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Solar power makes drinking water

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If you think about it, it’s a wonder this hasn’t been done before. Greenbang is of course not talking about a ultimate fighting contest between Jeremy Clarkson and Jamie Oliver for our collective viewing pleasure, but the use of solar power to provide water in developing countries.

From Science Daily:

“The regions have a very poor infrastructure. Quite often there is no electricity grid, so conventional desalination plants are out of the question,” states Joachim Koschikowski of the Fraunhofer Institute for Solar Energy Systems ISE in Freiburg. In various EU-funded projects over the past few years, he and his team have developed small, decentralized water desalination plants that produce fresh drinking water with their own independent solar power supply.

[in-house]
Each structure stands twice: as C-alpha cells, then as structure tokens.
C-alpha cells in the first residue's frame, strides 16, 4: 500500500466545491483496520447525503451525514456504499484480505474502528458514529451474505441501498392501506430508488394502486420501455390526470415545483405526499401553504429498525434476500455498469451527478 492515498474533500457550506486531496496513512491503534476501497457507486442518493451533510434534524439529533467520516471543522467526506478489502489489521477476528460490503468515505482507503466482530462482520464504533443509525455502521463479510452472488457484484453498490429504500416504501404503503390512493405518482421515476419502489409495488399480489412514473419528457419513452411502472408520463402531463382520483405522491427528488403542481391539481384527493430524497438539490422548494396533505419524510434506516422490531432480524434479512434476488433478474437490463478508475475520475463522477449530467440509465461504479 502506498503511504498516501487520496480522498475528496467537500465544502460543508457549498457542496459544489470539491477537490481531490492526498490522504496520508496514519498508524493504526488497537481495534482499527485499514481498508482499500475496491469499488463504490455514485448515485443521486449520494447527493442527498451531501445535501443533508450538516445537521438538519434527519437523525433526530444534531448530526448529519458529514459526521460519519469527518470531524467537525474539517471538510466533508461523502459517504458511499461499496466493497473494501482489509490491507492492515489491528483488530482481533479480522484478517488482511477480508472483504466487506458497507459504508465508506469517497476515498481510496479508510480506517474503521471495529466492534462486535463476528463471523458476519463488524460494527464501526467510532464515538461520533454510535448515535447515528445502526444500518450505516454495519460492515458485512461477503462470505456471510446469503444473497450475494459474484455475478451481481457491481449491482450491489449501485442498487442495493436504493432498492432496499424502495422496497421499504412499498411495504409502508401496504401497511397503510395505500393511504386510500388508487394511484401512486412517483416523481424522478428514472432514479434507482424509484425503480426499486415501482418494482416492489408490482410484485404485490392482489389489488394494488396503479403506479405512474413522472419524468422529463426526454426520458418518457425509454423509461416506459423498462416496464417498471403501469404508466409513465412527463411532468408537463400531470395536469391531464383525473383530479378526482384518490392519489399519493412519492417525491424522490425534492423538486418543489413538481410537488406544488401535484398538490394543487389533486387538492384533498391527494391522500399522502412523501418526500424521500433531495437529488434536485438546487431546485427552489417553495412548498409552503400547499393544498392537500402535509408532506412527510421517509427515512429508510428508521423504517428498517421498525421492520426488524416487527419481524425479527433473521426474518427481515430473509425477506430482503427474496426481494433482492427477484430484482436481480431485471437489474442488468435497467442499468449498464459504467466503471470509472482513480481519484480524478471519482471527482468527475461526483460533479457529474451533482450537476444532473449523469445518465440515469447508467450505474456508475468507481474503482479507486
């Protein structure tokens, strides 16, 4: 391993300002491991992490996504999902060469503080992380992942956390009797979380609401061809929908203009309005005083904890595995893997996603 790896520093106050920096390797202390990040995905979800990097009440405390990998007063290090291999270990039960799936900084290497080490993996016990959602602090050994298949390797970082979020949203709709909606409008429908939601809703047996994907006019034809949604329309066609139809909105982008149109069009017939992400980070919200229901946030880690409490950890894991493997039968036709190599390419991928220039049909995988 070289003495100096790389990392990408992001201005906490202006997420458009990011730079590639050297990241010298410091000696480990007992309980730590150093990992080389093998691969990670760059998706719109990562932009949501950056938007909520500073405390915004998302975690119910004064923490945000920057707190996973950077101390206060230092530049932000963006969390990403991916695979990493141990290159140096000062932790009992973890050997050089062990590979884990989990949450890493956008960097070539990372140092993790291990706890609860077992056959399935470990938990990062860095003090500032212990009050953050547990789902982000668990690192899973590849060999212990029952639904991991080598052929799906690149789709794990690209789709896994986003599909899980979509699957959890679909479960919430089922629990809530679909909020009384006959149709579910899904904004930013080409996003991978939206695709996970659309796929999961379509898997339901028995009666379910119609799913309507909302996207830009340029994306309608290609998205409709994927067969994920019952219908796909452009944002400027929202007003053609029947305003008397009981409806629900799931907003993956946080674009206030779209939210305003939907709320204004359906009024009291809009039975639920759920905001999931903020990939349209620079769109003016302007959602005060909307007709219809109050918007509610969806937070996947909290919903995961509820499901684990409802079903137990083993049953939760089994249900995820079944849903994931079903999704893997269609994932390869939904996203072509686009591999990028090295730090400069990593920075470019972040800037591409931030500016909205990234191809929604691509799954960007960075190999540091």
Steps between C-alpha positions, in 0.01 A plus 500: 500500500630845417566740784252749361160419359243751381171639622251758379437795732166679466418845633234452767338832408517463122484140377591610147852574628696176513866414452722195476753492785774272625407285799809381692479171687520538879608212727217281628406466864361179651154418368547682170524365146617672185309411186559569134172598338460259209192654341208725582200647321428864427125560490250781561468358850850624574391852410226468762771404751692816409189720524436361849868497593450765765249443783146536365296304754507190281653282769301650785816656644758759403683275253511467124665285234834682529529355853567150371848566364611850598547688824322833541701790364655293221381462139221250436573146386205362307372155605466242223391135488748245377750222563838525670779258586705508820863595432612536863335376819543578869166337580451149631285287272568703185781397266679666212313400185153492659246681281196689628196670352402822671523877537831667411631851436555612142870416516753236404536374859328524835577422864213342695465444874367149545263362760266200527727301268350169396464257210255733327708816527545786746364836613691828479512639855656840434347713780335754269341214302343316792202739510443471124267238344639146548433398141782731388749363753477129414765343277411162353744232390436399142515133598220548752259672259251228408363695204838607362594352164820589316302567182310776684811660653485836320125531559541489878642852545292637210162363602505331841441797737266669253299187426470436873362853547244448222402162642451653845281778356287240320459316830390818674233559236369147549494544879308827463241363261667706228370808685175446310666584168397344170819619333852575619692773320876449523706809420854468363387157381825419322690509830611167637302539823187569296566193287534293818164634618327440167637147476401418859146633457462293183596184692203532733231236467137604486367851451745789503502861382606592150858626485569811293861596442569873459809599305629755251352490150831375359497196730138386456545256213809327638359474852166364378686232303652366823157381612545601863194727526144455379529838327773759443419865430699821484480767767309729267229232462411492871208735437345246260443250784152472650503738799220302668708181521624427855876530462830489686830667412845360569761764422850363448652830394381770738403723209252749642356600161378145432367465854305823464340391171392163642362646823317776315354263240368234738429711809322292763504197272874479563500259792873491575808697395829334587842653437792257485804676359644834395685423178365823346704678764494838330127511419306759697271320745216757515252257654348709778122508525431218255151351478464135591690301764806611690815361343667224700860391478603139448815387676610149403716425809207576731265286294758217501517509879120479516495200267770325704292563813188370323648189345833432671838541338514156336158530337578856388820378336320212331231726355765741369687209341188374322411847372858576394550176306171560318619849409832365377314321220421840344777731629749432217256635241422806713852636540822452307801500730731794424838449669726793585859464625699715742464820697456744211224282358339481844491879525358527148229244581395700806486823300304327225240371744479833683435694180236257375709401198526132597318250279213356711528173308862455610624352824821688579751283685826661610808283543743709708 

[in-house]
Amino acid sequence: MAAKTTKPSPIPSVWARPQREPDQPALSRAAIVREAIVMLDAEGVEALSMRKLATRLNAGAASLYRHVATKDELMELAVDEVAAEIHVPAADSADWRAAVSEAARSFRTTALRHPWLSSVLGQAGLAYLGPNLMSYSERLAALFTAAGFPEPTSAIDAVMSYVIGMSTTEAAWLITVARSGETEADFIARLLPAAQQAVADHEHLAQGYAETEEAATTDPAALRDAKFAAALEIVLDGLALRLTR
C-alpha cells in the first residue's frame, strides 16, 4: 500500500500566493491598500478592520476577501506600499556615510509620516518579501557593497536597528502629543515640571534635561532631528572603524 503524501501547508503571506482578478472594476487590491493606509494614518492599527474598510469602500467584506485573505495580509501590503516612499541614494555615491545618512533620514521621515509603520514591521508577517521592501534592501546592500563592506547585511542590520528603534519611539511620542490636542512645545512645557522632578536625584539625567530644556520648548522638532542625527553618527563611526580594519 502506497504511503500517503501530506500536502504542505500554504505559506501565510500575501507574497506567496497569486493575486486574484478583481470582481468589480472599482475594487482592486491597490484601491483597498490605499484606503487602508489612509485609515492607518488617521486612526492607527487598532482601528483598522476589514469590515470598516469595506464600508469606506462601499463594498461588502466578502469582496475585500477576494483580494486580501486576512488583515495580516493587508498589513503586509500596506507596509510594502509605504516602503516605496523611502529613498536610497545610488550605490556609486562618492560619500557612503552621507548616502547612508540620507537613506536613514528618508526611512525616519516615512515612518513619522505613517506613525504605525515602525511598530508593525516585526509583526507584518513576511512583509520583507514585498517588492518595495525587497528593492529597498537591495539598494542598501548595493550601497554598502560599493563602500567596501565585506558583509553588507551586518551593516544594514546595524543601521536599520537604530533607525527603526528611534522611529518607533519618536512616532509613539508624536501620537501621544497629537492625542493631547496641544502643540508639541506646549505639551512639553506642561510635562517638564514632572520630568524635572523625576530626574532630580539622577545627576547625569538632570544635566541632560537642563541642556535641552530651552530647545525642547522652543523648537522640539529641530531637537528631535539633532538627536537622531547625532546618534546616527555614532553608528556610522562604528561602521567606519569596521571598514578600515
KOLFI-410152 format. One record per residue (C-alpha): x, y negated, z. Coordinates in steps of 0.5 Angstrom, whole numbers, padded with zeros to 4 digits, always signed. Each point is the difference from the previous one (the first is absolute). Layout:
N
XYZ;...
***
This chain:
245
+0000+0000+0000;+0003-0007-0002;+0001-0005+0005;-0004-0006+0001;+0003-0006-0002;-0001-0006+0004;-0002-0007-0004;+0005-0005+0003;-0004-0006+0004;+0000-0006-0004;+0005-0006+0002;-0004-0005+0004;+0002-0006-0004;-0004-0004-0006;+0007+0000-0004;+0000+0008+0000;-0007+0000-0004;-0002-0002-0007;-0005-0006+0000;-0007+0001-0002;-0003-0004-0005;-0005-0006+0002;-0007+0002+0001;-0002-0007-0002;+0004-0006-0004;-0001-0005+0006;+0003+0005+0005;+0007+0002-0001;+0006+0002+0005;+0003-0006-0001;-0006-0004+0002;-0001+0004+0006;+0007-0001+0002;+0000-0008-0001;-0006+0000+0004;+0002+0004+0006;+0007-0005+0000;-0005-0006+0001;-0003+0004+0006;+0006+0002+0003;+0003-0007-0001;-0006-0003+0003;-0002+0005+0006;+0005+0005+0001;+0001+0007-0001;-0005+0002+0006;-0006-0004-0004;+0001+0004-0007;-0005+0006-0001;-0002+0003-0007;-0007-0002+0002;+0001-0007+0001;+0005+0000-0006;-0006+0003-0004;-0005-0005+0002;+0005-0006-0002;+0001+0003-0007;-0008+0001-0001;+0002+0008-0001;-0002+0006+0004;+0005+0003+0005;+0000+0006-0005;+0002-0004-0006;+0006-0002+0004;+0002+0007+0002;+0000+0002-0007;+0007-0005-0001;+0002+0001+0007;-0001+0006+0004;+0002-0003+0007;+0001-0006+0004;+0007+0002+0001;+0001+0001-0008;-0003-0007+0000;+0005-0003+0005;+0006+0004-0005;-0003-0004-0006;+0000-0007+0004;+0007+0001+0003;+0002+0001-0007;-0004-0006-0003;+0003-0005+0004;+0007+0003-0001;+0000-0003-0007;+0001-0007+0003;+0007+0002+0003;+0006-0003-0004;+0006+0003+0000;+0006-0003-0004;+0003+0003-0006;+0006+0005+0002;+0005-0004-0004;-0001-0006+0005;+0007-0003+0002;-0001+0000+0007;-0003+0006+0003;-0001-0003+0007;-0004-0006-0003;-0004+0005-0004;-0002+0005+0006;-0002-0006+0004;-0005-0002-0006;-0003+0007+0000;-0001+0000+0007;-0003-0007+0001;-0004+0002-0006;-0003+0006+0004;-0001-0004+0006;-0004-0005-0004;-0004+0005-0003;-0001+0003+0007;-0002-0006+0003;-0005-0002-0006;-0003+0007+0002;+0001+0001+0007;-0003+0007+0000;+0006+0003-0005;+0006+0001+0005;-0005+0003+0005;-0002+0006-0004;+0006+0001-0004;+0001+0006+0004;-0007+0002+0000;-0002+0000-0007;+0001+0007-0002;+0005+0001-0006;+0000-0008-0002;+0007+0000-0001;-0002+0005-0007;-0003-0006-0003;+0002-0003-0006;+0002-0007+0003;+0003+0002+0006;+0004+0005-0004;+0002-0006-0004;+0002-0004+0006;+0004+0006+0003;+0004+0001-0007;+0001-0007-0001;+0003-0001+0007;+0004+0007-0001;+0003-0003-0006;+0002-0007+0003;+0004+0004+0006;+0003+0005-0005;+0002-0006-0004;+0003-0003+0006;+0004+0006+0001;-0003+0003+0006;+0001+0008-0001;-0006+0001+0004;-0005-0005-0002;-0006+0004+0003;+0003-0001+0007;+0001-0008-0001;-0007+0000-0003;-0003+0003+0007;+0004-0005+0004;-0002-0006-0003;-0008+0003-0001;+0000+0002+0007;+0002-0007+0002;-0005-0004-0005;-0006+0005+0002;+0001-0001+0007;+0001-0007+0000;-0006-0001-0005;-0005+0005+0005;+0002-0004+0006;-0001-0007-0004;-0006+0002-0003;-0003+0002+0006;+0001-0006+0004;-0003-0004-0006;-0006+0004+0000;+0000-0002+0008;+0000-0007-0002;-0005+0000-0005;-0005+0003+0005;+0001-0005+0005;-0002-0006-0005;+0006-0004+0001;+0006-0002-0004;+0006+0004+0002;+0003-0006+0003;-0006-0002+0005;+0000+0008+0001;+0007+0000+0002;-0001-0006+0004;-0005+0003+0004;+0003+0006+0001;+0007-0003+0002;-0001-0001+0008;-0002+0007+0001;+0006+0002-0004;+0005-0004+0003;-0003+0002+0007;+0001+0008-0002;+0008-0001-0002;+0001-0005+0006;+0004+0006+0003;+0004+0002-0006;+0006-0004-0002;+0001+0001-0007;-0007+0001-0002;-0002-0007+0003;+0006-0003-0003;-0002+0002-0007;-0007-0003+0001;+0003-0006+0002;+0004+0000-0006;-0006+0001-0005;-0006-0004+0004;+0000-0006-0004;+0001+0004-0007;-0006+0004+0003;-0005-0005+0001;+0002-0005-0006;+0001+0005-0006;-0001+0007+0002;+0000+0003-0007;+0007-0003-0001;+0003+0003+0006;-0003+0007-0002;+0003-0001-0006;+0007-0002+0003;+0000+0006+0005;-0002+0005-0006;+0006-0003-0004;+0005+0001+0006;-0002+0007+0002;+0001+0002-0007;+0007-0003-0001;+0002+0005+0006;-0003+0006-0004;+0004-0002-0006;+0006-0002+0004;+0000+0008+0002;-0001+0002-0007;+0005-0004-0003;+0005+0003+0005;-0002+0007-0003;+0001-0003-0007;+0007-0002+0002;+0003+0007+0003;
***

“Our plants work on the principle of membrane distillation,” explains Koschikowski. This can best be explained by the principle of a Gore-Tex jacket, in which the membrane prevents rainwater from penetrating through to the skin. At the same time, water vapor formed inside the jacket by perspiration is passed through to the outside. “In our plant, the salty water is heated up and guided along a micro-porous, water-repellent membrane. Cold drinking water flows along the other side of the membrane. The steam pressure gradient resulting from the temperature difference causes part of the salt water to evaporate and pass through the membrane. The salt is left behind, and the water vapor condenses as it cools on the other side. It leaves us with clean, germ-free water,” says Koschikowski.

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